Sunday, November 02, 2008
The Way Out
As this election season nears the end, my anxiety over the prospect of President Barack Obama isn't so much that if he becomes President this or that bad thing will happen. It's more that given what we know of his inclinations and the path he has taken so far, a hypothetical President Obama (and the things that go with that) is likely to deprive us of the opportunity to work our way out of the fixes that we're in, or will be soon enough.
I was talking with a friend of mine the other day and he asked me a question. I forget what it was exactly but I remember the answer had to do with Griggs v. Duke Power Company, a court case almost forty years old now. It's an important case, though hardly a household topic of conversation. It essentially means that a company cannot give standardized tests as a significant part of a job application process unless they can show that minority groups score as white males on the test (which it can't, because they don't) or demonstrate that the knowledge tested for is crucial to the performance of the job sought (which is beyond the capabilities of most companies).
This leads to a crucial defect of affirmative action. Beyond contentious issues of fairness or diversity and so on, there's a little known reality that the impact of affirmative action goes way beyond its intended beneficiaries or its "losers". Take a canonical case where there are ten white guys and one black guy applying for four job openings or slots in medical school or what have you. Most of controversy is usually about whether the black guy gets one of the jobs and the criteria involved for deciding one way or the other. But, as a matter of simple math at least three (and maybe four) of the new hires are going to be white guys. So in order to be successful the HR department or the admissions committee has to make intelligent choices between which white guys make the cut. But the straightforward ways of sorting them out disparately impact minority groups and in many cases are effectively illegal.
Which brings me to this (hat tip to Rod Dreher). Our professor friend pulls the curtain back on some of the lazier aspects of undergraduate education, and university life in general for that matter. Even though the perspective of the faculty is new for me, the overall gist is well-known to most intelligent Americans. Why then, as the value of the bachelor's degree is being depreciated, why do so many young Americans continue to devote years of their lives to getting it? Obviously because to do most things prospective employers (and graduate schools) require it. For people looking at a glance, a 22-year-old BA is thought generally accepted to be ready adult responsibilities and an 18-year-old with a high school diploma isn't. Even if the newly minted college graduate didn't do anything particularly compelling while he was there, he has a few years more maturity and has shown the ability to jump through hoops to accomplish an objective, and in many circumstances that's enough.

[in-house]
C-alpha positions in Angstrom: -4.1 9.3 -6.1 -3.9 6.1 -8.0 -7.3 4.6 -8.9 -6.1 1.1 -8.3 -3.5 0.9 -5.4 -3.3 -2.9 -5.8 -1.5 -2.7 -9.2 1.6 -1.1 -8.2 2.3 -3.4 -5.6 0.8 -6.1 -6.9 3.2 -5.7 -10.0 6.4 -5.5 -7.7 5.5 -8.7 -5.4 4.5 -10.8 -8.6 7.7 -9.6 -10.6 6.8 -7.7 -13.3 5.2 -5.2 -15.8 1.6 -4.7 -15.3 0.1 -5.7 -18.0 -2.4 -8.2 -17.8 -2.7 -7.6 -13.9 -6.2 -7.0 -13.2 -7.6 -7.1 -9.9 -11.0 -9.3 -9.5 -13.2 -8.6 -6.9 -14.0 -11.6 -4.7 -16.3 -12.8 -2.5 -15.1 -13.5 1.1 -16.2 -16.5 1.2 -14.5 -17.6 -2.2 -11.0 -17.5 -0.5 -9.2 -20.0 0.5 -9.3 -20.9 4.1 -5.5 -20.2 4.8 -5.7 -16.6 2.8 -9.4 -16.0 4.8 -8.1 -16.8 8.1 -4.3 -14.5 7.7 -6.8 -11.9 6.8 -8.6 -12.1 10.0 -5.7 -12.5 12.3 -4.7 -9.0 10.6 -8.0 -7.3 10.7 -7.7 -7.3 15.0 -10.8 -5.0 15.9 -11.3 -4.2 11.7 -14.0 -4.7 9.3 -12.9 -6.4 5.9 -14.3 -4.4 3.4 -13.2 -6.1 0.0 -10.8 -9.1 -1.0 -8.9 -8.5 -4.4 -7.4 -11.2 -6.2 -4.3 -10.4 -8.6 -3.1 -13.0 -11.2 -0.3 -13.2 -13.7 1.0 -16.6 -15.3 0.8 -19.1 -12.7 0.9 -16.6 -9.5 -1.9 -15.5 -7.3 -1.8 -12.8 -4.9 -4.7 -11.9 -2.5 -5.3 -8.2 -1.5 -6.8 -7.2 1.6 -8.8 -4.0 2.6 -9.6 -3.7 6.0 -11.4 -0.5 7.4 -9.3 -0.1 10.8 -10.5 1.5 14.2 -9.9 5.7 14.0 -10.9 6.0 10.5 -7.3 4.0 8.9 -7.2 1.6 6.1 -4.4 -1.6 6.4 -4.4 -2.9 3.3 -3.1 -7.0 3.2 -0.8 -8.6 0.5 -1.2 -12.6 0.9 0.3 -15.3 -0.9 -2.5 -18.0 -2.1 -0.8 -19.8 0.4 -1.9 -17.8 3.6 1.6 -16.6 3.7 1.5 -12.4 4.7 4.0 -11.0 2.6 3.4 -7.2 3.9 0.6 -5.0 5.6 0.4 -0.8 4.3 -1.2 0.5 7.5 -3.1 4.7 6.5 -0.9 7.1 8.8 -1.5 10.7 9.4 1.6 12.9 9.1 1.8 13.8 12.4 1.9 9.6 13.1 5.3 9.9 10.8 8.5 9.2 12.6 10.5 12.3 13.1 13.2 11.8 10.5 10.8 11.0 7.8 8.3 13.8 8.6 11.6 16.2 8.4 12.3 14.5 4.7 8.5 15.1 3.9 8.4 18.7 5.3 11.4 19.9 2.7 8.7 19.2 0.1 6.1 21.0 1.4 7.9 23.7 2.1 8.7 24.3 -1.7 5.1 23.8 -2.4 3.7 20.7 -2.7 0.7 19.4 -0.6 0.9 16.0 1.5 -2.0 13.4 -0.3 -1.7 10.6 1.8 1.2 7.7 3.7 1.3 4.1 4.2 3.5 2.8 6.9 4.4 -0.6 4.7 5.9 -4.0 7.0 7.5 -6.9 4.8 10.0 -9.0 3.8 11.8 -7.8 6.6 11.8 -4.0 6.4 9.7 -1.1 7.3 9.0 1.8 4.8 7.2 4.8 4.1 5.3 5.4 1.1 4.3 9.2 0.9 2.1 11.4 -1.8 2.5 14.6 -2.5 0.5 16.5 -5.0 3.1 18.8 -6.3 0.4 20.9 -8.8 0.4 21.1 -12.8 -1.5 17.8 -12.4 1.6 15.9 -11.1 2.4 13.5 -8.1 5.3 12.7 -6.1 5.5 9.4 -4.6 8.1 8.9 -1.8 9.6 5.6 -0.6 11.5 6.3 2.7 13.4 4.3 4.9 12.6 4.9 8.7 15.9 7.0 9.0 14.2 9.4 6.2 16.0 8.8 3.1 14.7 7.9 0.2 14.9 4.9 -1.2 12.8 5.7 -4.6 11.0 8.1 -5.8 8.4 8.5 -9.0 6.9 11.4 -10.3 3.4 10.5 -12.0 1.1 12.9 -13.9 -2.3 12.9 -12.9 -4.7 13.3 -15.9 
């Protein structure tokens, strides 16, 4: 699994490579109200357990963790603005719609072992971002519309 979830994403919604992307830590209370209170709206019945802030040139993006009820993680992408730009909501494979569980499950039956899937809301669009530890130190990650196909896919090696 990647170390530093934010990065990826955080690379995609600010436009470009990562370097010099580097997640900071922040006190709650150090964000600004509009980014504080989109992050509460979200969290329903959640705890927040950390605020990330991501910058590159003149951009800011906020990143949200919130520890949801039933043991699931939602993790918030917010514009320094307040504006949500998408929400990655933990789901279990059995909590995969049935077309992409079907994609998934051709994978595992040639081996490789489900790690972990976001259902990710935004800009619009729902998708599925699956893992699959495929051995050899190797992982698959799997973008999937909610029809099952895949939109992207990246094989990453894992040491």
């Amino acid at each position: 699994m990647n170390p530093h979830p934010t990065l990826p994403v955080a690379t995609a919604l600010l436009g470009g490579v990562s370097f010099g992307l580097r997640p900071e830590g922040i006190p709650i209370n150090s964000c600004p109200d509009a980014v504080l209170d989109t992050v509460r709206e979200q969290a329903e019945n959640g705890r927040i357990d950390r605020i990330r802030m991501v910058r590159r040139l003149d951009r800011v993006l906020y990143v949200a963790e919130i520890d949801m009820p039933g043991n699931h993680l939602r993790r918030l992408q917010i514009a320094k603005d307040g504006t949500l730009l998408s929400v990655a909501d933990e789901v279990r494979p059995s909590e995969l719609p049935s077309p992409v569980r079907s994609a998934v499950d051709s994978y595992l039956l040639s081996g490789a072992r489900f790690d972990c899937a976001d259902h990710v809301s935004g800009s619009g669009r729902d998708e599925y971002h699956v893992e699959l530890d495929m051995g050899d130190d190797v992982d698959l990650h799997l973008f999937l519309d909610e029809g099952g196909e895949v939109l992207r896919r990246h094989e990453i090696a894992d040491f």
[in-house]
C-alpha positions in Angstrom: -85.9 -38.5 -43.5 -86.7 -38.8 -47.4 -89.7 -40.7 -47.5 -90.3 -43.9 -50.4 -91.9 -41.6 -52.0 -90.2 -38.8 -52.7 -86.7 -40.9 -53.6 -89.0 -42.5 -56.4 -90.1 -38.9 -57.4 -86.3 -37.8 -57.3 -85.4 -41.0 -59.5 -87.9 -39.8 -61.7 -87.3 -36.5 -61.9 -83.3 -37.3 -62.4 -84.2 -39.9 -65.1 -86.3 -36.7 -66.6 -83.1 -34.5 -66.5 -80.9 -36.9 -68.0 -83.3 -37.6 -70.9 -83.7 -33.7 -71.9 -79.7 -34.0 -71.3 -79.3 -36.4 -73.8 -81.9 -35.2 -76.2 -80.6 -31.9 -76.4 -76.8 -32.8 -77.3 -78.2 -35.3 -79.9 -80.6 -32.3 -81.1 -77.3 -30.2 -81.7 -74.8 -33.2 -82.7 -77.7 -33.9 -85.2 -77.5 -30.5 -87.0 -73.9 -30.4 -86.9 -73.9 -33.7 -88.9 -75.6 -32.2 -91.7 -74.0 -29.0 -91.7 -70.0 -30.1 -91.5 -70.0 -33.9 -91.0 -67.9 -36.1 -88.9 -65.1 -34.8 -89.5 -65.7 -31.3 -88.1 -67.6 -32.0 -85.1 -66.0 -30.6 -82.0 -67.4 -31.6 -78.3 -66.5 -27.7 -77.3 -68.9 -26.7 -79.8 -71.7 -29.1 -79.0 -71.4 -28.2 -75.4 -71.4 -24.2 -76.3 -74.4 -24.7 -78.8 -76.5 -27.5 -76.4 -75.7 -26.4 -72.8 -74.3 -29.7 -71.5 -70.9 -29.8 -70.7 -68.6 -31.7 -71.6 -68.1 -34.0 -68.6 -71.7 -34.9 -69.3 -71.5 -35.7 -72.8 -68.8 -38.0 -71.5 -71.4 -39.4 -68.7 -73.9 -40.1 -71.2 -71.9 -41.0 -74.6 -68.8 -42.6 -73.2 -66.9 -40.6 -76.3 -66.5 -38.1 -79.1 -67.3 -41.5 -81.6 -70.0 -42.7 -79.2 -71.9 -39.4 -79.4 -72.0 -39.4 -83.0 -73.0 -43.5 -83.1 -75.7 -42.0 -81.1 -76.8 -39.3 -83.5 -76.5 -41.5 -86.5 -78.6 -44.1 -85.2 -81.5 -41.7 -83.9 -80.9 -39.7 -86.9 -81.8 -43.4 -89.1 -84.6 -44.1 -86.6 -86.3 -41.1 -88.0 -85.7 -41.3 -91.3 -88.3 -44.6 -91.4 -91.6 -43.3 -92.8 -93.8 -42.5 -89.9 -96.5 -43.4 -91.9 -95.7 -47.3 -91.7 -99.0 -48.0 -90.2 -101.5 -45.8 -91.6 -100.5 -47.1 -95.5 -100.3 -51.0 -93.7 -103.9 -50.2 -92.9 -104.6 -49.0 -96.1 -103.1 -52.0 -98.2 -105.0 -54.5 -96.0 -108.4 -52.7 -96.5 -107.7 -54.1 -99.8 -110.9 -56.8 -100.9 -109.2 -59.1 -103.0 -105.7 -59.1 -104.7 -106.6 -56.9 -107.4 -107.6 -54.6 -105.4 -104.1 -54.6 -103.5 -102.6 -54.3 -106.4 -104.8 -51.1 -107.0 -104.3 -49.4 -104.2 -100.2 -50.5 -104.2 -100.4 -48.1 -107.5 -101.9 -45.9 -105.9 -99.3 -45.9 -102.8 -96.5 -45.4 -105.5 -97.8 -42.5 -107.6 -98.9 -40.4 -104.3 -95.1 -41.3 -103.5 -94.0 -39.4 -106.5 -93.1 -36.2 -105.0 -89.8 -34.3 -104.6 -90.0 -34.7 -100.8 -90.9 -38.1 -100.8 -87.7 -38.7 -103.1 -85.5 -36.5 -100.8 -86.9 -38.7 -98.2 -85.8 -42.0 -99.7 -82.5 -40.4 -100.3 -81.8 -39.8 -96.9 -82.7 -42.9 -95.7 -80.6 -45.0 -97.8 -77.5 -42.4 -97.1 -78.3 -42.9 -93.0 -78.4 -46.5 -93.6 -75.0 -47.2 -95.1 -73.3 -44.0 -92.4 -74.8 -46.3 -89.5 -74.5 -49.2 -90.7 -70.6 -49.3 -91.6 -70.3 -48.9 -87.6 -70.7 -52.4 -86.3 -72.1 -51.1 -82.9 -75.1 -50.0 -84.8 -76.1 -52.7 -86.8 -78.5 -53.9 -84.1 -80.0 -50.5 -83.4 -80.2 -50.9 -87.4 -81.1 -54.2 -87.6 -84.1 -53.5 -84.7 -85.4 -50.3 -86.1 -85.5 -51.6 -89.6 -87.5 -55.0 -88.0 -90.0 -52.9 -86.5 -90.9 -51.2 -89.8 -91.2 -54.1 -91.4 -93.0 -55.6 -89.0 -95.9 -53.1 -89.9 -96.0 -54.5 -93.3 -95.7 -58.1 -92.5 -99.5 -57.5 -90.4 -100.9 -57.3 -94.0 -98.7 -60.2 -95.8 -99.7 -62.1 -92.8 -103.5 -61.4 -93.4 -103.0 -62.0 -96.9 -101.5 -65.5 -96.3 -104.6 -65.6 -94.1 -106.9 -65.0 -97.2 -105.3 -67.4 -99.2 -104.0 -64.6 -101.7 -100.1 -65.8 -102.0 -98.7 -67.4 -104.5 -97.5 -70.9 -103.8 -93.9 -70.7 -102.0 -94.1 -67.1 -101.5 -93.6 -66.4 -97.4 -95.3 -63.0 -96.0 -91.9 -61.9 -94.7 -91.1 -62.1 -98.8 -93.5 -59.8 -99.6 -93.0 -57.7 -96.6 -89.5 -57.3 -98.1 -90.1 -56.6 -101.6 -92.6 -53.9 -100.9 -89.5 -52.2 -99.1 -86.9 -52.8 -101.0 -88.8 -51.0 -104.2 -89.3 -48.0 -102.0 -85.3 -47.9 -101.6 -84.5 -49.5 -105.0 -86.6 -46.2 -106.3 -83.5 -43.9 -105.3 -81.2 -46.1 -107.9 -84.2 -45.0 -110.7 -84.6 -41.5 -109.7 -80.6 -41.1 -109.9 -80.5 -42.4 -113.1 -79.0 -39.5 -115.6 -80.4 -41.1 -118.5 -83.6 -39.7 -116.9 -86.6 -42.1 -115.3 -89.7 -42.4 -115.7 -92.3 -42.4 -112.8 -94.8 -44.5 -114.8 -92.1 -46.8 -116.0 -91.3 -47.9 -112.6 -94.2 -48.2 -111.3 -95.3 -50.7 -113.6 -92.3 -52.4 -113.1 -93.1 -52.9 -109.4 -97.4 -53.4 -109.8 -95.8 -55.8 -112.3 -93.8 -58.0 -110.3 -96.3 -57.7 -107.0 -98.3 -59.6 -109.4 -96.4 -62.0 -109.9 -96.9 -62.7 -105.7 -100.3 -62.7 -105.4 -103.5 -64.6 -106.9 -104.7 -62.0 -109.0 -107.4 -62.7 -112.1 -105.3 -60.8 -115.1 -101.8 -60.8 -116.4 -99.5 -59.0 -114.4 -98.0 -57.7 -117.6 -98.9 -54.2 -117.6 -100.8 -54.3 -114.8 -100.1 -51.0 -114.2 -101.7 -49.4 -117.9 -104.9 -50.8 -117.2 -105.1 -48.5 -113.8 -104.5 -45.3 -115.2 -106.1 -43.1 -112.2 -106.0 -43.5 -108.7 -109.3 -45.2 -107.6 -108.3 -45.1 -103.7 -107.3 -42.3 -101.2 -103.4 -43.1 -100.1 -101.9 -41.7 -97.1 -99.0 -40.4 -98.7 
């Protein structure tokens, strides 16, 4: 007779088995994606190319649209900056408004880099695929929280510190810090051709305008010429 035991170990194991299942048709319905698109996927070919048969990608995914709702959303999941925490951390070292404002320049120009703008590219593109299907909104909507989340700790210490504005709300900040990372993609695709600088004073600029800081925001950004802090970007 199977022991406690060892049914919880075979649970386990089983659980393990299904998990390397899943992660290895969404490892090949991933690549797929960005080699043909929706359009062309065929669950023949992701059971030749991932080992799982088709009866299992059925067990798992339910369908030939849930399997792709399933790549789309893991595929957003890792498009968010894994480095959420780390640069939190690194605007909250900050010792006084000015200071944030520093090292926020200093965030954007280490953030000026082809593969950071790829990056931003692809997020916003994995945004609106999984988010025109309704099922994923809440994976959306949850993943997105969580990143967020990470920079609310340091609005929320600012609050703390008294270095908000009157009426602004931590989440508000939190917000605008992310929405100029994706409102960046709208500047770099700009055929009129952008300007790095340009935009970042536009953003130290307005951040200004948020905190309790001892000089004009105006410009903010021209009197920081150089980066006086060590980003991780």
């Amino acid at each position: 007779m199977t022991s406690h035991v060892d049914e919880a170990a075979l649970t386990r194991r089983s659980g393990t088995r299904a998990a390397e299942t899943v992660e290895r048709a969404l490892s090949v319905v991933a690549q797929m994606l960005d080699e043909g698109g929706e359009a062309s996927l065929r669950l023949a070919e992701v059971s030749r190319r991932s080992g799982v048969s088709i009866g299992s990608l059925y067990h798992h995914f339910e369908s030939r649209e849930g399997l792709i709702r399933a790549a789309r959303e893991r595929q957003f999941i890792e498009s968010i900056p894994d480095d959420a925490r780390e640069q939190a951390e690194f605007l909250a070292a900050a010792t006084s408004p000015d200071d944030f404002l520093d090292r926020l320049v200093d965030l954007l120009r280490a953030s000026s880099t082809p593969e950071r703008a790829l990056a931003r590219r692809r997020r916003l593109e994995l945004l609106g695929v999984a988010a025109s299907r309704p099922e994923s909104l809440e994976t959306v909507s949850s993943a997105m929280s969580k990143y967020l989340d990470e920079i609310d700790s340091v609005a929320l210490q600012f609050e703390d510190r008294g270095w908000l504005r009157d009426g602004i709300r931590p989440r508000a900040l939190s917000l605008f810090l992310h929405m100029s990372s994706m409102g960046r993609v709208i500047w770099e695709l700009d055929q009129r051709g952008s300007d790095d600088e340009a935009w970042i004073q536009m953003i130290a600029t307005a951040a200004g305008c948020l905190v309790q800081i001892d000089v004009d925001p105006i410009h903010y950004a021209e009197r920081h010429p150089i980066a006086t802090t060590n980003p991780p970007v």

The important thing to notice in all this, is that this state of affairs is the result of many smaller things that have built up over time to the point where it is taken to be "the way things are". But it is not an inevitable fact of nature. One of these things is Griggs. Probably not person in ten who has been affected by Griggs has ever heard of it.
Now, as far as this presidential race goes, Griggs is completely uncontroversial. As far as I know, neither candidate has said anything about it, and both sides have been pretty quiet about affirmative action in general. Everybody has adapted to that particular status quo.
But now we are in moment of severe economic uncertainty, with the possibility that "the way things are" that we have taken for granted in many ways are in fact up for change. It very well happen that we'll see a different model for "typical" late adolescence than we're used to. For the sake of saving public expenditure, and reducing young people's debt, more of them might try to start their career path at 19 or 20 instead of 23 or 25. This won't happen because of some mandate from Washington, but it will require some changes to make possible. And it's the nature of those changes (overruling Griggs in some way, relaxing child labor laws, less public spending on education), that I think it's beyond hope to expect from President Obama.
McCain hasn't exactly campaigned on this platform, there's no reason to, we're all used to the way things are. But as it becomes clear "the way things are" aren't working for us any more, I hope we can adapt in good ways instead of bad ones.